Four pegasus rockets for earth return, rovers that are literally carefully chosen construction equipment with replaced wheels, with a dozen of them not one, ...

If you believe in ISRU, earth return gets rather better of course.

Title: Re: Mars sample return
Post by: vjkane on 01/01/2018 03:49 PM
Even if a Mars sample return was funded in the next year after a successful sample-stow mission of Mars 2020 (around Nov 2020 at Mars), in 2021, it's hard seeing it likely to be launched in 5 years from then, or 2026.

It is at least plausible that before 2021, BFR/BFS will have demonstrated significant enough capability that it makes plans for returning five kilos (or whatever) to earth look utterly comical.

(If funded in 2021, and launched around 2026, earth return for a sample mission would be in 2028).

At the very least, barring total failure of BFR (say several pad and orbital reentry losses) at that time - 2021 - anyone funding such a mission would need to take a very careful look at risks and potential rewards of doing a one-off probe, or getting some tons of material back on a returning BFS.
NASA is thinking of flying in the mid-2020s, and so must commit to a launch vehicle early in that decades.

Mars scientists aren't looking to return tons of material.  They are looking to return carefully selected samples.  The 2020 rover will spend a couple of years or more going to explore locations to find and cache those samples.  Total returned mass is something like 30 sample cores with a total mass of <5 kg.  The goal is to sample specific types of geology that are expected to be rare, not mine a ton of soil and rocks from one place.  Think about how carefully terrestrial geologists hunt for the small locations on Earth that have rocks old enough to show conditions on Earth when life might have formed.  Rocks and soils that old on Mars are easy to find, but finding those the preserve specific conditions (such as signs of life or pre-biotic conditions) is tricky.  The 2020 instrument suite is tuned to analyzing potential samples locations at the scale of individual grains of soil and rock.

While the BFR might, without any delays due to design, testing, or flight, meet your schedule to become a qualified launch vehicle, there's also the matter of safe landing on Mars, ascent, and re-entry at Earth.  All are major challenges and all will require time.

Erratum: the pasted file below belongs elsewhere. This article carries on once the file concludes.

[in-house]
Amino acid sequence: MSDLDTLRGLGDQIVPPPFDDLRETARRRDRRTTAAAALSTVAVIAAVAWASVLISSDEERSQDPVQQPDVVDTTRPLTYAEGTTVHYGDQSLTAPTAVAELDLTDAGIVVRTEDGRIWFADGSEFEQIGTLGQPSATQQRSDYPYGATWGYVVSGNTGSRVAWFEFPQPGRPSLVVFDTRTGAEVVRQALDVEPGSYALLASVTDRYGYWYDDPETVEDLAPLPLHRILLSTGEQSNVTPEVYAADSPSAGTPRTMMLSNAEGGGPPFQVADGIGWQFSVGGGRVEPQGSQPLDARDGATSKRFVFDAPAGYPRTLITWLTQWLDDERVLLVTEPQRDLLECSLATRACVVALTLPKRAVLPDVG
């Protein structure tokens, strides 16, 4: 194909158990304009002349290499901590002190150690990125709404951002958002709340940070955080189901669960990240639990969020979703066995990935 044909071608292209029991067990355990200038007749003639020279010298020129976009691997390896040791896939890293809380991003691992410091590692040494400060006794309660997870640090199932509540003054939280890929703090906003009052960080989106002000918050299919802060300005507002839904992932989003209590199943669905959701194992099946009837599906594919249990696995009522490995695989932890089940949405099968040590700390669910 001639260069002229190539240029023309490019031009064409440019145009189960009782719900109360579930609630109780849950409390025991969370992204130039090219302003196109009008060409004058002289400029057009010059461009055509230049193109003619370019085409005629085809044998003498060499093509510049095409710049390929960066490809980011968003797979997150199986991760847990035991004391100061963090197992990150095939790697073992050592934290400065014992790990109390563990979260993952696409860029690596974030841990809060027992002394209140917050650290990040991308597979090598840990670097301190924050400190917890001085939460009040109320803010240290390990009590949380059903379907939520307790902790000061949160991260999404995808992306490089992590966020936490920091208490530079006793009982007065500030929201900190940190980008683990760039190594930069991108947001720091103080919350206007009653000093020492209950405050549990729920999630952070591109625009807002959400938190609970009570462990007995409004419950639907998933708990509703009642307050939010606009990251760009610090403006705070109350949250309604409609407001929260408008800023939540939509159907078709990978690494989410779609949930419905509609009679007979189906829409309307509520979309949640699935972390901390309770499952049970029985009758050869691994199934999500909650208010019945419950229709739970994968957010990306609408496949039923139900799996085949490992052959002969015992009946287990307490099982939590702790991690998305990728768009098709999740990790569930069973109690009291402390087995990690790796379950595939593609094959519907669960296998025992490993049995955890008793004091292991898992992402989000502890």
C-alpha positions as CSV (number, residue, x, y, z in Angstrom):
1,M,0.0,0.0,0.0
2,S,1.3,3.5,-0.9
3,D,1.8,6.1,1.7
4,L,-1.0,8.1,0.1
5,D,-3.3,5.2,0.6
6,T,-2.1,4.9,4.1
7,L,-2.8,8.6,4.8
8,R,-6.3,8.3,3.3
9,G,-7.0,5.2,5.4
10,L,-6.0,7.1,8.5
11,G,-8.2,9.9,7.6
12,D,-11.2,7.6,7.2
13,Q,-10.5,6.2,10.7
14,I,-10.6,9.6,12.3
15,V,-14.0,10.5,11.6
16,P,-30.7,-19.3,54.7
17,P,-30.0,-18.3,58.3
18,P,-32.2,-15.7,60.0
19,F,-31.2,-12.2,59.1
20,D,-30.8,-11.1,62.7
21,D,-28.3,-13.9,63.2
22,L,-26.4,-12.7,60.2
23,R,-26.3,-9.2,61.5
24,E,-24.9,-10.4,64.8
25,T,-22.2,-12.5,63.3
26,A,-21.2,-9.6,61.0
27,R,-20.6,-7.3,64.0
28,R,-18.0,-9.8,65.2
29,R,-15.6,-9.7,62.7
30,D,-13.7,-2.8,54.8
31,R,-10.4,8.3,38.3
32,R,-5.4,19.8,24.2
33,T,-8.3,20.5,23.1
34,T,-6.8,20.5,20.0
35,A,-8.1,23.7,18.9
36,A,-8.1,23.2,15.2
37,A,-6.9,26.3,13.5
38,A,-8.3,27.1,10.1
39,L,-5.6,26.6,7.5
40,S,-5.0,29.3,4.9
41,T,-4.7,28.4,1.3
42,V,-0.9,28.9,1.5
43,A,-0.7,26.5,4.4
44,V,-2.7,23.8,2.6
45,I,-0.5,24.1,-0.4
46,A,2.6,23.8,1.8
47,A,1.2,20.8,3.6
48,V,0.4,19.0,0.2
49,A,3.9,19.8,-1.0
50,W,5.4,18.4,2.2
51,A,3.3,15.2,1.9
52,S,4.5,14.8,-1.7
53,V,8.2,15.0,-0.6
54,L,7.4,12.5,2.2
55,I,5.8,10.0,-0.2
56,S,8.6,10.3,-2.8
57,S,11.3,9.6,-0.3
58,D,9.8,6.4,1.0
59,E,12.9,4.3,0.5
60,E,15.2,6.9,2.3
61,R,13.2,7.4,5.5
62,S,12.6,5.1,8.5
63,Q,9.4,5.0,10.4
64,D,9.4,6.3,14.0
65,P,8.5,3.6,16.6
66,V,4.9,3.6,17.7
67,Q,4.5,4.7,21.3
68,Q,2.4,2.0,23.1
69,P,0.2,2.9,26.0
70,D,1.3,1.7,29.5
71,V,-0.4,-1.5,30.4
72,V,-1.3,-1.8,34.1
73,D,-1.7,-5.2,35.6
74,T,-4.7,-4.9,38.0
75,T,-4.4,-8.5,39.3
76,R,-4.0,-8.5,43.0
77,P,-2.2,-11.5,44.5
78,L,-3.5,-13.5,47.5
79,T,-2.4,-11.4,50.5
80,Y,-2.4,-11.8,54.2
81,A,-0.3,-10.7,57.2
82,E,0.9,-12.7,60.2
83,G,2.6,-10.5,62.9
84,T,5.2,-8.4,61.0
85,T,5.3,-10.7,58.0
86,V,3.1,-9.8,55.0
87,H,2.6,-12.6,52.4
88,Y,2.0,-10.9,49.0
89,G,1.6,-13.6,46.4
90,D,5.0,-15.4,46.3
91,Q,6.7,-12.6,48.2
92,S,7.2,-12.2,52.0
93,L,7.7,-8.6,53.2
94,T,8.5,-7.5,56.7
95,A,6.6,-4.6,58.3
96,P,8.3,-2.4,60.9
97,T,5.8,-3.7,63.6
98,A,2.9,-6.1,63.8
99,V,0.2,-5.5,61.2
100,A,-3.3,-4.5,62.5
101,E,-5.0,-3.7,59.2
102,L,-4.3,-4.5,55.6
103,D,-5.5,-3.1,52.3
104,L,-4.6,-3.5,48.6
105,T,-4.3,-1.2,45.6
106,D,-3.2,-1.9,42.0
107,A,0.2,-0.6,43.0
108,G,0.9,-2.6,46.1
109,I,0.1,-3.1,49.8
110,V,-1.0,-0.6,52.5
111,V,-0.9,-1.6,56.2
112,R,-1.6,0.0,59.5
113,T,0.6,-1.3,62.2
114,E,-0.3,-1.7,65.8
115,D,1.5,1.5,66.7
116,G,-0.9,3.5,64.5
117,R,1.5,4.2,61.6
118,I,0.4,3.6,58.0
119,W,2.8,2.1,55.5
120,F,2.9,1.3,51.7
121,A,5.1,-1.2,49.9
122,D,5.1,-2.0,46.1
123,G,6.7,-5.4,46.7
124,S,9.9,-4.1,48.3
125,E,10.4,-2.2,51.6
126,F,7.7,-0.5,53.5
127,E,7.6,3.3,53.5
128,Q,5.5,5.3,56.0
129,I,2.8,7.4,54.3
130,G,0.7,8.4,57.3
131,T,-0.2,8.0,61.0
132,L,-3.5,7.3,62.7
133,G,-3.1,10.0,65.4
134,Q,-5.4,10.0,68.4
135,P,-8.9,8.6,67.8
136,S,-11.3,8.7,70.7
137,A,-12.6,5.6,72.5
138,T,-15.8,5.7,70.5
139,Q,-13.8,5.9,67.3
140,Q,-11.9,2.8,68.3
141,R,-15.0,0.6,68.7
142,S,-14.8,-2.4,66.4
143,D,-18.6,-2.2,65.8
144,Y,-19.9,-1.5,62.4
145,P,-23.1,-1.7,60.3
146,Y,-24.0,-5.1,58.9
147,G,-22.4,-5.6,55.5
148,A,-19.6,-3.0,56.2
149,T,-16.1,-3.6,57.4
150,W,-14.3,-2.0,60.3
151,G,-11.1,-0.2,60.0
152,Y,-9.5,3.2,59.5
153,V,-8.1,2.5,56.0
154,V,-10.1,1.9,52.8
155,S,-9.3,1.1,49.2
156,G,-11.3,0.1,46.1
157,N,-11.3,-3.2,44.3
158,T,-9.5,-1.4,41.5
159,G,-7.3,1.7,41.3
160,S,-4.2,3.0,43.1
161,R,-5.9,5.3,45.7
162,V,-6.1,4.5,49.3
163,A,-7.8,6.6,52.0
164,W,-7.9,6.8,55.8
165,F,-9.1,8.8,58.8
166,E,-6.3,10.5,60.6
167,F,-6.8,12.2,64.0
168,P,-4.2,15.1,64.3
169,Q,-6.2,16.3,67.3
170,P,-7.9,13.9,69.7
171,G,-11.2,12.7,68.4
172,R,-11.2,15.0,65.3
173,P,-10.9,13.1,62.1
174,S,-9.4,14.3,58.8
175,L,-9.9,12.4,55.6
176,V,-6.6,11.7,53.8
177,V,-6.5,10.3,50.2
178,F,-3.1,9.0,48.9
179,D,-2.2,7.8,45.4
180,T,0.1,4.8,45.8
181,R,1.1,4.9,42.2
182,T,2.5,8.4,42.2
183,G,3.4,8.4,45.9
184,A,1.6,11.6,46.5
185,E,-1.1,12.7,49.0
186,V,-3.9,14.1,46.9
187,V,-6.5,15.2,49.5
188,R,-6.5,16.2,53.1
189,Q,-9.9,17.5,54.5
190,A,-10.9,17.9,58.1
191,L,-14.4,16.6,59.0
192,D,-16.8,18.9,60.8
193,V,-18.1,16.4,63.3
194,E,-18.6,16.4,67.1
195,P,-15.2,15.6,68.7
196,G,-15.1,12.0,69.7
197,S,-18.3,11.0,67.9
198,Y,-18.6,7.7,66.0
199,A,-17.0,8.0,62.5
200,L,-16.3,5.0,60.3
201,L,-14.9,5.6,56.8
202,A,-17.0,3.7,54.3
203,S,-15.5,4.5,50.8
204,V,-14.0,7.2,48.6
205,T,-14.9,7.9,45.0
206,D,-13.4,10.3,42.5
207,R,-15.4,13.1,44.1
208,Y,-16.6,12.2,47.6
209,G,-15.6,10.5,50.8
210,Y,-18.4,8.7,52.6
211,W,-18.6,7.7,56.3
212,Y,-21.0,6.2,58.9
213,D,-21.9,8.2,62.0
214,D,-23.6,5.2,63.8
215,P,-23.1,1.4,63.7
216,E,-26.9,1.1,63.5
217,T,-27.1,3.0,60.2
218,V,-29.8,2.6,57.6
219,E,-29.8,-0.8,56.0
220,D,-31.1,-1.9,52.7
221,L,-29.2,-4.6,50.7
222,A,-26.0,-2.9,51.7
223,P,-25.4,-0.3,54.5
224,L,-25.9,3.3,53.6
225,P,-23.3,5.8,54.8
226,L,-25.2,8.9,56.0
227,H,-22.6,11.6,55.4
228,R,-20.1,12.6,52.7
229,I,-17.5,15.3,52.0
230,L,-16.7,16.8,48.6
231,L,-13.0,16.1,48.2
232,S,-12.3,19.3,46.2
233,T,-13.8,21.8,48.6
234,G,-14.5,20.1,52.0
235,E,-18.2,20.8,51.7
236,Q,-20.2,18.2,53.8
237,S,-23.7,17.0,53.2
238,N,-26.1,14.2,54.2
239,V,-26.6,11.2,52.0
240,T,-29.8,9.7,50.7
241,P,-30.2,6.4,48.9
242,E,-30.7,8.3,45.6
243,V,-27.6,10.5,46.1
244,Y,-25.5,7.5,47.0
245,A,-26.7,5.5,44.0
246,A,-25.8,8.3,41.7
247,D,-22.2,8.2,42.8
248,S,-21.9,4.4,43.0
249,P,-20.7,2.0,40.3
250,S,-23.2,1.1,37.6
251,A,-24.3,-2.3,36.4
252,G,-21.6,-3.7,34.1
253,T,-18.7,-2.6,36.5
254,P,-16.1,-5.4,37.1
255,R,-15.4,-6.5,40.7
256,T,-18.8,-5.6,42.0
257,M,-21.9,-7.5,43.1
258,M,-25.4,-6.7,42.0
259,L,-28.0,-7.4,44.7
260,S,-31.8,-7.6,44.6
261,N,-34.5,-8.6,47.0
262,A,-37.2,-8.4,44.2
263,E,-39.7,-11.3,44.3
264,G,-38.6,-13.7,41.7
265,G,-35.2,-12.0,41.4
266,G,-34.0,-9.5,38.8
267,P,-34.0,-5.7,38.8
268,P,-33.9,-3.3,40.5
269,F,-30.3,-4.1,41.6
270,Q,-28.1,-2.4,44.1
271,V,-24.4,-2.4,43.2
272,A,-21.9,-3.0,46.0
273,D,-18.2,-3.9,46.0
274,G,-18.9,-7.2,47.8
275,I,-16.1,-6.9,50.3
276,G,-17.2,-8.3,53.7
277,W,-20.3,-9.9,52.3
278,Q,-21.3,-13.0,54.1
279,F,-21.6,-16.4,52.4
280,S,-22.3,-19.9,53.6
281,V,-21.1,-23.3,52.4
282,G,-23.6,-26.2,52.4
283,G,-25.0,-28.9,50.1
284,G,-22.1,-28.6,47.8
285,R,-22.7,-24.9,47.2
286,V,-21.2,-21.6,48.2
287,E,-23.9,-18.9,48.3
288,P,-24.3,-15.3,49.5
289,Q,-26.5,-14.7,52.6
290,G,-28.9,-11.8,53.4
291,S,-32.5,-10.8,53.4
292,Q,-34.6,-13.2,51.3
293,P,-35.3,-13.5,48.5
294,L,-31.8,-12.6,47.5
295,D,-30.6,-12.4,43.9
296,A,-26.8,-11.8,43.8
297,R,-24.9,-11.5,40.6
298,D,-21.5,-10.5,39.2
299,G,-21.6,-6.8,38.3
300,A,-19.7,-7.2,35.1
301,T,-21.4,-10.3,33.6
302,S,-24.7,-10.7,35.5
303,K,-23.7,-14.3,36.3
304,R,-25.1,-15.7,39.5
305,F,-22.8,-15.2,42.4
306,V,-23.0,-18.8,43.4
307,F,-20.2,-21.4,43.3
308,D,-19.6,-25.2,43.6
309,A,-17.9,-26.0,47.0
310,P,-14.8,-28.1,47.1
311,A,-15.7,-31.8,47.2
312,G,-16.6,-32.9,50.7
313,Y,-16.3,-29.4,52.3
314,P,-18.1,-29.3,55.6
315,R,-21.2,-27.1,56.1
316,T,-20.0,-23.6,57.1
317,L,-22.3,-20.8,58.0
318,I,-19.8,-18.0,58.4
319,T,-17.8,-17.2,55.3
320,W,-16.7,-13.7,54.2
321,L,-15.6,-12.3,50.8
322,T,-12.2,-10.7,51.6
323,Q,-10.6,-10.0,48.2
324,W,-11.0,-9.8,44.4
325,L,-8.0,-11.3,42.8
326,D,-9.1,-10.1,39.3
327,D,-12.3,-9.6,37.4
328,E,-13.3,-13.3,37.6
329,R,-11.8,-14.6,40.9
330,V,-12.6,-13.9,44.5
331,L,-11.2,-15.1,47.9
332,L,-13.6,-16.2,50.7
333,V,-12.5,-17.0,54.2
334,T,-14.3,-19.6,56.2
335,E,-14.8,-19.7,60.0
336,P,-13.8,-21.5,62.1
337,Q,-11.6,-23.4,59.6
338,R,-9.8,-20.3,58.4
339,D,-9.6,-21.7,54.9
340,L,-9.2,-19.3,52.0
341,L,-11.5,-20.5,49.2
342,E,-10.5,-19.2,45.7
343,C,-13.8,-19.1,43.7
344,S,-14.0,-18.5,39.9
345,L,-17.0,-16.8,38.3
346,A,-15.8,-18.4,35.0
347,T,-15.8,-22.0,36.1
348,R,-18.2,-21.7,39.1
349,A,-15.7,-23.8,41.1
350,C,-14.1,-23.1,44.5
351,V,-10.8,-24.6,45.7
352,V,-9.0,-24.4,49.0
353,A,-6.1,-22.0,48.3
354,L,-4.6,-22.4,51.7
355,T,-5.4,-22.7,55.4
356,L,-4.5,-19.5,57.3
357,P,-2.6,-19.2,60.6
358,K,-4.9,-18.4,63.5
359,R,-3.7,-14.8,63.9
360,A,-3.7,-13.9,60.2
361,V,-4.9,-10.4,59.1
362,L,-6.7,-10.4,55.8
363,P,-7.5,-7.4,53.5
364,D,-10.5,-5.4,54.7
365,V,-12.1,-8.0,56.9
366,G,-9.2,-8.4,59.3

Title: Re: Mars sample return
Post by: speedevil on 01/01/2018 04:07 PM
NASA is thinking of flying in the mid-2020s, and so must commit to a launch vehicle early in that decades.

NASA is also thinking of manned moon and mars missions, growing food in space, supersonic airliners, ...

Sometimes external events mean that these mostly unfunded proposals never proceed to actual funding in anything like their expected form from five years before.
See for example WFIRST after the unexpected mirror gift.
Title: Re: Mars sample return
Post by: ccdengr on 01/01/2018 05:08 PM
But then I come to NSF and I see that you guys turn every discussion into SpaceX...
I'd like to see the mods rigorously enforce a no-SpaceX policy on threads that clearly have nothing to do with SpaceX.  Although maybe it's just too late for that, and this site should quit pretending that it can serve as a forum for anything except SpaceX.
Title: Re: Mars sample return
Post by: raketa on 01/01/2018 06:02 PM
But then I come to NSF and I see that you guys turn every discussion into SpaceX...
I'd like to see the mods rigorously enforce a no-SpaceX policy on threads that clearly have nothing to do with SpaceX.  Although maybe it's just too late for that, and this site should quit pretending that it can serve as a forum for anything except SpaceX.
This is the situation, SpaceX has and is building capabilities nobody is matching. Vulcan,NGL are still paper rockets.Even these paper rockets have less capability than Falcon 9H that will probably fly this month. Falcon 9H is an only rocket in next 5-10 years that will make possible to do Mars return sample.
Title: Re: Mars sample return
Post by: Negan on 01/01/2018 06:06 PM
So what's NASA's current plan to get the samples back?
Title: Re: Mars sample return
Post by: Bynaus on 01/01/2018 06:41 PM
NASA's plan is essentially:

1) Cache samples with the next big rover
2) Send a surface mission to fetch those samples and bring them back to Mars orbit
3) Send an orbital mission to fetch the samples in Mars orbit, and return them to Earth
(potentially: 4) return the samples to a lunar orbit and fetch them with an Orion crew)

While I agree with "not everything is SpaceX", I also think that given their track record, the SpaceX plans should matter too because if they do succeed, the "canonical plan" (outlined above) might be quickly outdated and discarded. But the argument to keep a NASA-plan is similar to the SLS/BFR-case: as long as it isn't clear that SpaceX will succeed with their plans, its better to have a running NASA alternative.

The question then is whether this thread should be focussed on the running alternative (in which case a "no-SpaceX-policy" makes sense, except when it comes to launch vehicles) or whether all possible variants of MSR (including the one becoming possible once BFR flies) should be discussed. I'd advocate the former as it is just obvious that if SpaceX succeeds with a Mars-return-flight before NASA completes MSR, the discussion will be another one.
Title: Re: Mars sample return
Post by: redliox on 01/01/2018 07:09 PM